Study: Even Cleaning Procedures Can't Kill C. Diff in Hospitals .

Hospitals of the University of Pennsylvania

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Clostridium difficile persisted on a variety of surfaces, such as hospital surfaces and surgical gowns, even after appropriate decontamination procedures, researchers found.

After recommended treatment with disinfectant, C. difficile spores were found on hospital surgical gowns, as well as on stainless steel and vinyl flooring, reported Lovleen Tina Joshi, PhD, of the University of Plymouth in England, and colleagues, writing in Applied and Environmental Microbiology, a journal of the American Society for Microbiology.

"The spores of the bacteria were able to grow after decontamination. This shows that spores are becoming resistant and we need to reconsider how we decontaminate and employ hygiene measures in hospitals," Joshi said in a statement.

When asked if these results were surprising, Vanessa Stevens, PhD, of the University of Utah in Salt Lake City, who was not involved with the research, told MedPage Today, "yes and no."

"We've known for a long time that C. difficile spores persist in healthcare environments for weeks or months, presumably despite ongoing cleaning activities, [but] studies to test the effect of sporicidal agents on C. difficile incidence have been somewhat conflicting, with benefits mostly being demonstrated in outbreak rather than non-outbreak settings," she said in an email. "We also know that variation in cleaning practices can result in suboptimal spore killing."

Indeed, Joshi and colleagues noted in a statement that part of their motivation for doing this research was a case within an American hospital, where gowns were suspected in C. difficile transmission, and later found to be contaminated with C. difficile.

Stevens added that the Infectious Diseases Society of America (IDSA) clinical practice guidelines for C. difficile recommend "an [Environmental Protection Agency]-registered sporicidal agent" for cleaning.

"But this designation might give a false sense of security that spores are actually being killed," she noted, referring to the findings of the study.

Joshi and colleagues found that C. difficile spores were able to both "transfer and adhere to polypropylene spun gowns after being spiked in a liquid medium." Joshi noted that as the number of spores did not increase during contact time (10 seconds, 30 seconds, 1 minute, 5 minutes, 10 minutes), the transfer of spores likely occurred within the first 10 seconds. This was designed to assess the potential for transmission to patients, by mimicking transfer of infectious bodily fluid in the clinical setting, the team said.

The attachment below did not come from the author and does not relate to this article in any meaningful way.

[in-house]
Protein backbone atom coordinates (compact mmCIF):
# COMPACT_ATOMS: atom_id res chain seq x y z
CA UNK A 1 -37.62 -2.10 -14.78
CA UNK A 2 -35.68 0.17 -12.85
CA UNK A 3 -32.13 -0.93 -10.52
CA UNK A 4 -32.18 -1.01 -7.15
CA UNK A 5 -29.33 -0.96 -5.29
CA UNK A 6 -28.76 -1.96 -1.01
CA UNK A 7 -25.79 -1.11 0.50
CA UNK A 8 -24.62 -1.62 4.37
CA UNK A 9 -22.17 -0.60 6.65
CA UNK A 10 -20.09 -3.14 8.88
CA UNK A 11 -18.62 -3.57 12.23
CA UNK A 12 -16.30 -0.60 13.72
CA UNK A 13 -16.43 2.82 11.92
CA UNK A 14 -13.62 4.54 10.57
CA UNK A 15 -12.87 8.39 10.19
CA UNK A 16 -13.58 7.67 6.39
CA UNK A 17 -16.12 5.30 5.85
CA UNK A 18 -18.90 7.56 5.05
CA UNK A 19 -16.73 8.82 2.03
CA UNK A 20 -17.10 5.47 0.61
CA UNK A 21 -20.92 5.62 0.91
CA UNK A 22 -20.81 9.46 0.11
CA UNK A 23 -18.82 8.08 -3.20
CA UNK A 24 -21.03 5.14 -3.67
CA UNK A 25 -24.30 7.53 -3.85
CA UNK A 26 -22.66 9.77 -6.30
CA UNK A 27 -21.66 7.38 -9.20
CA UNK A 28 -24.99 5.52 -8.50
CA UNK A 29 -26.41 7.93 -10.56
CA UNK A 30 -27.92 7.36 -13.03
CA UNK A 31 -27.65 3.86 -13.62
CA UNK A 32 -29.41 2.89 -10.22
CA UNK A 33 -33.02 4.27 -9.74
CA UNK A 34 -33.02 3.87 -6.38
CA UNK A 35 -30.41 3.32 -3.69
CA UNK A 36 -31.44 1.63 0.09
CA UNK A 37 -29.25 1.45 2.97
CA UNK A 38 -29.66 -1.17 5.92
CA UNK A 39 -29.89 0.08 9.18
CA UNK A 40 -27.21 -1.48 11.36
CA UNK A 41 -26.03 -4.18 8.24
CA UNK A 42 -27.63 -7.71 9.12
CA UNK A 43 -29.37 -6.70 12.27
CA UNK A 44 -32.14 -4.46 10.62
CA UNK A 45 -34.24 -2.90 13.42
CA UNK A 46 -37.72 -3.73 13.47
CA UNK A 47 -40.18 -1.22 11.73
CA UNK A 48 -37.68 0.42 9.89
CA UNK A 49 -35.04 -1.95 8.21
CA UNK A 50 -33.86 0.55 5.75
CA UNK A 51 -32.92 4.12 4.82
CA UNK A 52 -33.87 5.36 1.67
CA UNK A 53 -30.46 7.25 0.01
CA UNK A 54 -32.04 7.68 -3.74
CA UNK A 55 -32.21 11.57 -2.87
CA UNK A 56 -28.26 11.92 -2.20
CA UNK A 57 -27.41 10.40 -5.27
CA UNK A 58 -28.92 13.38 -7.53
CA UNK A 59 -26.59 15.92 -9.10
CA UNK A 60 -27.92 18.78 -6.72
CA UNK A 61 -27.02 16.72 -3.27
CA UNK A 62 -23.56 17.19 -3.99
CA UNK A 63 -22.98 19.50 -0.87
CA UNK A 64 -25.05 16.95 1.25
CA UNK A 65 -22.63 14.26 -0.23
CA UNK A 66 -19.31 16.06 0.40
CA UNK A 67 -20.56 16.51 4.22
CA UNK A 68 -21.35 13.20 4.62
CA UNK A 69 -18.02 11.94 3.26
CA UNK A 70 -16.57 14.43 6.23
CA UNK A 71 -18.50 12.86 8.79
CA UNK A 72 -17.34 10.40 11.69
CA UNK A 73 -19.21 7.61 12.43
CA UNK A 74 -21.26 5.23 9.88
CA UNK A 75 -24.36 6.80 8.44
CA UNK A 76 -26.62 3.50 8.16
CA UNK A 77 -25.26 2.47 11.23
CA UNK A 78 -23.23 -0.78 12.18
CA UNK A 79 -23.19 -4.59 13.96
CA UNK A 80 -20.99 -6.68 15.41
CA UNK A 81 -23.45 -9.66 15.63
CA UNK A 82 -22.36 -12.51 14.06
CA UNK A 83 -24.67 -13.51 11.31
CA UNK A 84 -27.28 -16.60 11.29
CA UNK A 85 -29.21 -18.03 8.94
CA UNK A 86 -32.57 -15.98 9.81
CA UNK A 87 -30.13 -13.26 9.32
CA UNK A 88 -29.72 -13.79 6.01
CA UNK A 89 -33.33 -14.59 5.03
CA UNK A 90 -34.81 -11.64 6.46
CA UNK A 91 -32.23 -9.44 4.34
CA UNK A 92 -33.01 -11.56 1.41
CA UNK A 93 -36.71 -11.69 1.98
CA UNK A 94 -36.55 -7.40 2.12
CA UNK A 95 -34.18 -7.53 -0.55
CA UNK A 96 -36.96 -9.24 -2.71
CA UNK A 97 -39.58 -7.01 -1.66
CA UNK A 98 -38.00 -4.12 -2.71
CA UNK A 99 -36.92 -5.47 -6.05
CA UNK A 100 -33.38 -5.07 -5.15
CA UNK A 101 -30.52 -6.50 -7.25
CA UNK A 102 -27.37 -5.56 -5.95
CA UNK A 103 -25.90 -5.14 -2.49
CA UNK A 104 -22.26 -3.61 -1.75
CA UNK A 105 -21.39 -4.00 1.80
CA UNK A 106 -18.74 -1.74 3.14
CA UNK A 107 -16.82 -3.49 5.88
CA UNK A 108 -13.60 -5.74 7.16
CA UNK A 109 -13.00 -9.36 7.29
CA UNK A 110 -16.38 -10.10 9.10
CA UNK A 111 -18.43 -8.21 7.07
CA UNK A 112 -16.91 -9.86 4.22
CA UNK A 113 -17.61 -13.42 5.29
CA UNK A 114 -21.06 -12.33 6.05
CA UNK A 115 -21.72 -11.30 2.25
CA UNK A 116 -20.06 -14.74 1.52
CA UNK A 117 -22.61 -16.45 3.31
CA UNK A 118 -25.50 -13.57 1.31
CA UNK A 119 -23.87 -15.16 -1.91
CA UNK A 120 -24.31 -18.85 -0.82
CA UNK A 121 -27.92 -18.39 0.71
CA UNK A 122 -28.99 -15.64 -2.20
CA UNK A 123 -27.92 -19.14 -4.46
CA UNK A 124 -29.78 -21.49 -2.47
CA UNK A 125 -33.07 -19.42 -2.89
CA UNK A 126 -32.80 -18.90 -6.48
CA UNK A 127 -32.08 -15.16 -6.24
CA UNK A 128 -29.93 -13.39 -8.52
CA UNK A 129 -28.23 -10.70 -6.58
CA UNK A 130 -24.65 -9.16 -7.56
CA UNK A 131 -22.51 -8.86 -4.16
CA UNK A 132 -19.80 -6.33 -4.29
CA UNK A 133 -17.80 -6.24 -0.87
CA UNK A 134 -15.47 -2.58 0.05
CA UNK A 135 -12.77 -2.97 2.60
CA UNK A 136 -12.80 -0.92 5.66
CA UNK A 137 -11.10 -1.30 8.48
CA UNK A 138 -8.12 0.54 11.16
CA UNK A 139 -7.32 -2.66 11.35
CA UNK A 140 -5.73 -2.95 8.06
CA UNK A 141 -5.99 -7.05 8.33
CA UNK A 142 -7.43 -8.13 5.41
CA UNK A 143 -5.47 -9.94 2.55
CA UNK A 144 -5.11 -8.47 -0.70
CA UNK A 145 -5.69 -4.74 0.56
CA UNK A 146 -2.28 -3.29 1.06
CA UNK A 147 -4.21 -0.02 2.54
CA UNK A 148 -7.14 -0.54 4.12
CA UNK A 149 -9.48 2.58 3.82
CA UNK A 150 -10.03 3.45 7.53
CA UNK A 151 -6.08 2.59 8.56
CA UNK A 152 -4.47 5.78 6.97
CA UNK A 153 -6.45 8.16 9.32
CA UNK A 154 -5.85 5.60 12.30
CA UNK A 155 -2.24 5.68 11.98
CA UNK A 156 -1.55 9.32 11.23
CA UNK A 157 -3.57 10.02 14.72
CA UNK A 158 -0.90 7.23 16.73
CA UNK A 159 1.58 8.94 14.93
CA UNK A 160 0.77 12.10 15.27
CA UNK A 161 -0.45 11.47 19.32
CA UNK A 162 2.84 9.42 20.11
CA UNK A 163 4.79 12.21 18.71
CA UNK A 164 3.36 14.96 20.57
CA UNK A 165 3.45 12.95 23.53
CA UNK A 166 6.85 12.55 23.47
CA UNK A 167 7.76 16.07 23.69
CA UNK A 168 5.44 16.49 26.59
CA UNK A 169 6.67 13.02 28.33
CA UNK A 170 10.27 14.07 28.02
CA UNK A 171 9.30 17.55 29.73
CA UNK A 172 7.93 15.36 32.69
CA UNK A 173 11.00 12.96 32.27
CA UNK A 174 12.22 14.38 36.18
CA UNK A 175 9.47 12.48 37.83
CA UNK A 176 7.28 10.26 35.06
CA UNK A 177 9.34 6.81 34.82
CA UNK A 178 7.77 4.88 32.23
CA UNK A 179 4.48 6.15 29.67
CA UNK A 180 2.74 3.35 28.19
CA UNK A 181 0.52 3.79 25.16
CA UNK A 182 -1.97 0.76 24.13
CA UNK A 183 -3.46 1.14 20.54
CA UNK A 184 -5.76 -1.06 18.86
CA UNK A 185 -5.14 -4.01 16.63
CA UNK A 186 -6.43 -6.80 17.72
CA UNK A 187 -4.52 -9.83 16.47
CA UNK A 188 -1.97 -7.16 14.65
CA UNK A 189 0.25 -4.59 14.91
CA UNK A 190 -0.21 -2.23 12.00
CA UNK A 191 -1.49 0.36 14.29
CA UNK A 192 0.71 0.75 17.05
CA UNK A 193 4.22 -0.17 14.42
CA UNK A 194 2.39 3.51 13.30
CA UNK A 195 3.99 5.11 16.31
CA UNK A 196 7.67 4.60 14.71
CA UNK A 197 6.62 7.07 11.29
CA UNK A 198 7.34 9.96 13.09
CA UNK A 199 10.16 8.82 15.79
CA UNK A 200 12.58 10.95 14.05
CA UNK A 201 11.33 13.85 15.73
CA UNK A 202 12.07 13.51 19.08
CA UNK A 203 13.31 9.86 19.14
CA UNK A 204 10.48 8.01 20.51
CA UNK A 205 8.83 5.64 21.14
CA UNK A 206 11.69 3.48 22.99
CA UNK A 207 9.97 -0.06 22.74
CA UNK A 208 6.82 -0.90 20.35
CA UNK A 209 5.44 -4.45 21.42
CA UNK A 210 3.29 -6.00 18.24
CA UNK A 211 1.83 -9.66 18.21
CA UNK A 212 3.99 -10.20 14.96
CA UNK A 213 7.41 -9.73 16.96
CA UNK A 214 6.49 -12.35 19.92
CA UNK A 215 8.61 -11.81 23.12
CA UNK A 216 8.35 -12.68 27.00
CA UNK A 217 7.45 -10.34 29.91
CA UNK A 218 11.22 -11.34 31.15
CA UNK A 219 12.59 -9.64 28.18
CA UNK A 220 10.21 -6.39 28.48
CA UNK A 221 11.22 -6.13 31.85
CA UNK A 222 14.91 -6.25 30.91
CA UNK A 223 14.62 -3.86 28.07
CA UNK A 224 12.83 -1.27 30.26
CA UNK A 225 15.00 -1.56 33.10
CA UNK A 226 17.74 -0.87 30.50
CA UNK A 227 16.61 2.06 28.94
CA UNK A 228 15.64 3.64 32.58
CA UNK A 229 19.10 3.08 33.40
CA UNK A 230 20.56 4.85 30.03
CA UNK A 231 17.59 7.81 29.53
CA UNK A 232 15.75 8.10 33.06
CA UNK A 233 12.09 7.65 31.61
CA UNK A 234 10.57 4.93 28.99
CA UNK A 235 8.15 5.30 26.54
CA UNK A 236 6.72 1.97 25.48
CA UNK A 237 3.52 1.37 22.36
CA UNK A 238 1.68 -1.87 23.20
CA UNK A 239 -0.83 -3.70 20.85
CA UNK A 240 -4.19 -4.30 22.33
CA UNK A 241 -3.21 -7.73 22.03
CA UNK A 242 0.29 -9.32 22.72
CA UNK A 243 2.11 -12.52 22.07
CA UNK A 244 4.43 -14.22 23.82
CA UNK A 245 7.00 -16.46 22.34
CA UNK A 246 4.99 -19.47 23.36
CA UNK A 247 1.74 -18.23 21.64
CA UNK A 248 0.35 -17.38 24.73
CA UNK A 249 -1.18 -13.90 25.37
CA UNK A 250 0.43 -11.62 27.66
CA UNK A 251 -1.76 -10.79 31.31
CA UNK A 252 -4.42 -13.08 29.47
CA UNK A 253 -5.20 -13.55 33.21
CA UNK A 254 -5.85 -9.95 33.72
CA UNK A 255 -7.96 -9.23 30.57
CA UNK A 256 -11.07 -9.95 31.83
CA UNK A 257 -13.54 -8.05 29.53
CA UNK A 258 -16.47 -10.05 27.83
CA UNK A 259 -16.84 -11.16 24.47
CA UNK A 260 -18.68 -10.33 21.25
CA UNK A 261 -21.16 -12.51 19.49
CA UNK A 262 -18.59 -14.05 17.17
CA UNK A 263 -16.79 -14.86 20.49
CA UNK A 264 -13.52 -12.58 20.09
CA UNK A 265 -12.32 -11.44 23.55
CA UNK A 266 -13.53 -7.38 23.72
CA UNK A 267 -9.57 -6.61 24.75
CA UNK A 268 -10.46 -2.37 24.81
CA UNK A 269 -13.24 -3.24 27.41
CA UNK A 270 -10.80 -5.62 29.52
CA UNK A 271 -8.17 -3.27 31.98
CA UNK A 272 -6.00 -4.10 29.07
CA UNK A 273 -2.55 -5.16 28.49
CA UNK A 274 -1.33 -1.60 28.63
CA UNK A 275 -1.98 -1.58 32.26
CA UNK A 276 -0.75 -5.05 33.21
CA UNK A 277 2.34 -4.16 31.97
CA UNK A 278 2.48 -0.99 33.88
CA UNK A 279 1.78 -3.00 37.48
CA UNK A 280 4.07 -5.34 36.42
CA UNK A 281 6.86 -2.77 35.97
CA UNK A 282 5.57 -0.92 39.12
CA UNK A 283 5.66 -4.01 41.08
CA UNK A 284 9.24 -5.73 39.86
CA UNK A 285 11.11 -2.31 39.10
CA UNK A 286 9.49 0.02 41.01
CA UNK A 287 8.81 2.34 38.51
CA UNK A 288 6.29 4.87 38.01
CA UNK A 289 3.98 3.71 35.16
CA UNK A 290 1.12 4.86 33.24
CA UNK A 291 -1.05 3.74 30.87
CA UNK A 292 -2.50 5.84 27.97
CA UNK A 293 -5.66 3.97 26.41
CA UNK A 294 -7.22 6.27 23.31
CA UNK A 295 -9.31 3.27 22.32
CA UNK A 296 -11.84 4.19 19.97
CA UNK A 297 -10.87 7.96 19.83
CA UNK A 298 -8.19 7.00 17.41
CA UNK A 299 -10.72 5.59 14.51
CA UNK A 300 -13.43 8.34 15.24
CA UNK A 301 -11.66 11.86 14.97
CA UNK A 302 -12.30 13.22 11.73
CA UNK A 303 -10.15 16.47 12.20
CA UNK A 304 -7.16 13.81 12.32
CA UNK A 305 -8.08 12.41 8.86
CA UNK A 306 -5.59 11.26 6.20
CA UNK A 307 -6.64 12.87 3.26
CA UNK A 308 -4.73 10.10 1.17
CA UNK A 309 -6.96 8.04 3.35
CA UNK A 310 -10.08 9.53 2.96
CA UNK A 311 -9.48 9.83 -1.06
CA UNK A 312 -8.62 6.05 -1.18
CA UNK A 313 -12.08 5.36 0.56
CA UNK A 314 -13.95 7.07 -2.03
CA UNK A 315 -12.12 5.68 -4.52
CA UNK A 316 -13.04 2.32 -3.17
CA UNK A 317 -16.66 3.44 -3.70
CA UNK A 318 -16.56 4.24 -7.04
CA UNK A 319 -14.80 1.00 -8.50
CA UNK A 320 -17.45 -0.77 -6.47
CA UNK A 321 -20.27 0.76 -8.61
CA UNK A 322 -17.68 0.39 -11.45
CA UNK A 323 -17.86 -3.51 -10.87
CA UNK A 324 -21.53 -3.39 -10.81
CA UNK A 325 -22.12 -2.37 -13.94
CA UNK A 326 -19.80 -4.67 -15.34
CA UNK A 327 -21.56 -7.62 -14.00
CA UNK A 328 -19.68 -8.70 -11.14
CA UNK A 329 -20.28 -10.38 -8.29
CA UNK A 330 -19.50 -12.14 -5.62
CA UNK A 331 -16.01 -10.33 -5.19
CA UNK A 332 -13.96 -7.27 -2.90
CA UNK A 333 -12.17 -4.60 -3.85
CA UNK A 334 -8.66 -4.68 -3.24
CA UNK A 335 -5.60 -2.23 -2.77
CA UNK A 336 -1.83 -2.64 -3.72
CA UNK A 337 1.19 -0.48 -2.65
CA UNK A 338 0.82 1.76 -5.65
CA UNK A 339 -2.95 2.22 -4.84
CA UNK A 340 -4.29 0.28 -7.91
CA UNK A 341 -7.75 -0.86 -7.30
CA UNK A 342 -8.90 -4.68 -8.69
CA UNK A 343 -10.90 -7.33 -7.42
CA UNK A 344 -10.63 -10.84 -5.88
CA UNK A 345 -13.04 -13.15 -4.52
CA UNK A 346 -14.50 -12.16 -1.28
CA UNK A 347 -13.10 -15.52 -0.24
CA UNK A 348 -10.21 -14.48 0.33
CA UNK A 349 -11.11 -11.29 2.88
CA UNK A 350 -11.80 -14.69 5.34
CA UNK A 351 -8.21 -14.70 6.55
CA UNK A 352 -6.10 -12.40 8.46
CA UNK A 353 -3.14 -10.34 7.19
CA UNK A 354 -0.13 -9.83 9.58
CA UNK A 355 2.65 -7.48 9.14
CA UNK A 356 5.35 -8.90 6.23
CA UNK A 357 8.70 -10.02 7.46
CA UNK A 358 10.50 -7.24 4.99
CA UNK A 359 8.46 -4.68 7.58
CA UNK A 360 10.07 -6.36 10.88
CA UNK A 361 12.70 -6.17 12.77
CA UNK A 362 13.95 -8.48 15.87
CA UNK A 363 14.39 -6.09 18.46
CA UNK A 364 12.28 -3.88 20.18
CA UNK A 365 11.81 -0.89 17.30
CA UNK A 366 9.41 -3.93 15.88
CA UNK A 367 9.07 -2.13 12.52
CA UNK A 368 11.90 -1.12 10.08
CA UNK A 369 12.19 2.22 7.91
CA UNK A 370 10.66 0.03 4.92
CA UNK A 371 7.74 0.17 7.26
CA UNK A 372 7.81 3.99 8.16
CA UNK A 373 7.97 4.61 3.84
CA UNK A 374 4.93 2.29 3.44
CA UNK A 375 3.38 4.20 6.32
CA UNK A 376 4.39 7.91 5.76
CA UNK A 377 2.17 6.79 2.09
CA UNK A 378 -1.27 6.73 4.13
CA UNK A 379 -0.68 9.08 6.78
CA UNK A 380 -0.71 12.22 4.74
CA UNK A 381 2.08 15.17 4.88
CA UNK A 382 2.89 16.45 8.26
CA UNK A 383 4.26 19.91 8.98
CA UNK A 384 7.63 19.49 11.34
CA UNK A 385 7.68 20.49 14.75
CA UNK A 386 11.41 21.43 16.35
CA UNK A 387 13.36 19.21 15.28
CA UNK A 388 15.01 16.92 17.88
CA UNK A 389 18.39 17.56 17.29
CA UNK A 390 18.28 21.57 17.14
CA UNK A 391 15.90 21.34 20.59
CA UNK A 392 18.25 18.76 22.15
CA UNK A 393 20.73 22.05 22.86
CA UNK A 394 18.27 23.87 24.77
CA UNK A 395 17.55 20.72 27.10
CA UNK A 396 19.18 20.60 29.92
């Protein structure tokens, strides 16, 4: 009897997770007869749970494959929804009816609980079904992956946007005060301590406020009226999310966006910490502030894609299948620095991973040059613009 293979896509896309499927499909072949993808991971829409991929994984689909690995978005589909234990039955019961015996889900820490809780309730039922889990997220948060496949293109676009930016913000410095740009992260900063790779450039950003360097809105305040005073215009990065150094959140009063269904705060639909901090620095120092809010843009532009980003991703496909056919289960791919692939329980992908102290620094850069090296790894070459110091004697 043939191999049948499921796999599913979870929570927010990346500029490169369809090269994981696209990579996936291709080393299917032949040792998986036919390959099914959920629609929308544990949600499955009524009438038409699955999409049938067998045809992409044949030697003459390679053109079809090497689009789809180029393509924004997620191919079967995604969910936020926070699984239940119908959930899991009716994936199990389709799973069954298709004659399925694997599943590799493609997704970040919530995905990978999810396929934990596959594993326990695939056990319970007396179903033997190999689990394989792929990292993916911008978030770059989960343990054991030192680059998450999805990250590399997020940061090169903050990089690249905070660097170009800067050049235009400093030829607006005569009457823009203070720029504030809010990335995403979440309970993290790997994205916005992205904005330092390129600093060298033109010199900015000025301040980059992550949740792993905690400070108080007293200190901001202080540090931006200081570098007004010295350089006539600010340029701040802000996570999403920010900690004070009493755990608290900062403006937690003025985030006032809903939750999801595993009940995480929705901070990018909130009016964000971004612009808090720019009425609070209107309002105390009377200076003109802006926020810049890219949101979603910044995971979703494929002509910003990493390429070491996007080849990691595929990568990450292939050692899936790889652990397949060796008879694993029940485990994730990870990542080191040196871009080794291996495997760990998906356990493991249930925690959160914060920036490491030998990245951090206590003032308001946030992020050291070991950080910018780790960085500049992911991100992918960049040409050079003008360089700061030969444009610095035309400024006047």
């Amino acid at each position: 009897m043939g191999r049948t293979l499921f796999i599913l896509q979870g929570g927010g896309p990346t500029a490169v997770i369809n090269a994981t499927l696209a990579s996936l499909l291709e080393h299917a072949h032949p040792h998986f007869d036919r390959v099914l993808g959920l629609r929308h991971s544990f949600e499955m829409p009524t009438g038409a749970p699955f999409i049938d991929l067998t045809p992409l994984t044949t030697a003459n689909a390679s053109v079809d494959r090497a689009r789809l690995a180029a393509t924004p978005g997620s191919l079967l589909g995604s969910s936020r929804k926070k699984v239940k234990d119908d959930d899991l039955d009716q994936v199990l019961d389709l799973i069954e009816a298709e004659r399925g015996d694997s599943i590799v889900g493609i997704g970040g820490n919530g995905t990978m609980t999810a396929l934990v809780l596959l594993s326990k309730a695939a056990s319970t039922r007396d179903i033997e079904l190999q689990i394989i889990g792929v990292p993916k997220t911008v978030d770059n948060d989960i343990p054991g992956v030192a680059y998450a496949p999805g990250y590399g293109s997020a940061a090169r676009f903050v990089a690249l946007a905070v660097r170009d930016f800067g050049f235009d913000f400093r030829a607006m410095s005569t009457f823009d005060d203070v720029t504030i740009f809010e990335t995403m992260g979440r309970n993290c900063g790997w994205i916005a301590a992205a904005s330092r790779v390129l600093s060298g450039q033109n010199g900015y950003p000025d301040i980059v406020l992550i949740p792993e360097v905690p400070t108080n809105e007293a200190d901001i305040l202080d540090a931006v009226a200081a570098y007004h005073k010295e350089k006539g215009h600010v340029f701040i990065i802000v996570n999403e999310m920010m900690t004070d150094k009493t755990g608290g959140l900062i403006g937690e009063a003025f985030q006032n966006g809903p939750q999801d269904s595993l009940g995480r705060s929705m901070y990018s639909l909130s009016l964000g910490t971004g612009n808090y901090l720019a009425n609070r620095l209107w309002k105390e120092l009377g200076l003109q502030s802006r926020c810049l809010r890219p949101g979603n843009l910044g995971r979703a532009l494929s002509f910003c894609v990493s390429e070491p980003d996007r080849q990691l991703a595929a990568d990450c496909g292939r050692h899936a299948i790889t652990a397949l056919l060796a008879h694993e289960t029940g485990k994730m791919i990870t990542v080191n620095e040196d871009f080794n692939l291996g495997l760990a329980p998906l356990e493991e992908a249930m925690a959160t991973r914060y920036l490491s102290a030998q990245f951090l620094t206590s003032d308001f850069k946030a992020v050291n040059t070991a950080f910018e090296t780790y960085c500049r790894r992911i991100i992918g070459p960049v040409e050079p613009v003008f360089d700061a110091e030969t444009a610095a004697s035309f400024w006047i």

The findings have implications for infection control procedures, Stevens noted, adding that following best practices for environmental cleaning with sporicidal agents may not kill C. difficile spores, and recommending "multi-faceted" prevention efforts.

"Single use items should be treated as contaminated and disposed of properly, [and] mechanical removal of spores from hard surfaces via wiping may help to reduce bioburden," she told MedPage Today. "Environmental cleaning efforts should also be supplemented by assiduous attention to hand hygiene, early isolation, and antimicrobial stewardship activities."

Joshi and colleagues added that their results suggested that C. difficile spores, after appropriate exposure to a disinfectant "at the recommended contact time and concentration, can continue to remain viable, adhere, and transmit via hospital gowns."

"This highlights the importance of ensuring that single-use surgical isolation gowns are used appropriately in infection prevention and control, i.e., that gowns are adorned upon entering and disposed of when exiting a single room to prevent onward spore transmission and incidence of [C. difficile infection]," they wrote.

Joshi said the work should help inform future guidelines on infection control and biocides, and can be applied to hospitals anywhere in the world.

"It may be prudent to reconsider how much biocide we use currently, and to ensure infection control is standardized," she said.

The study was supported by the Society for Applied Microbiology Summer studentship fund and by Robert Burky.

The authors disclosed no conflicts of interest.

2019-12-07T00:00:00-0500

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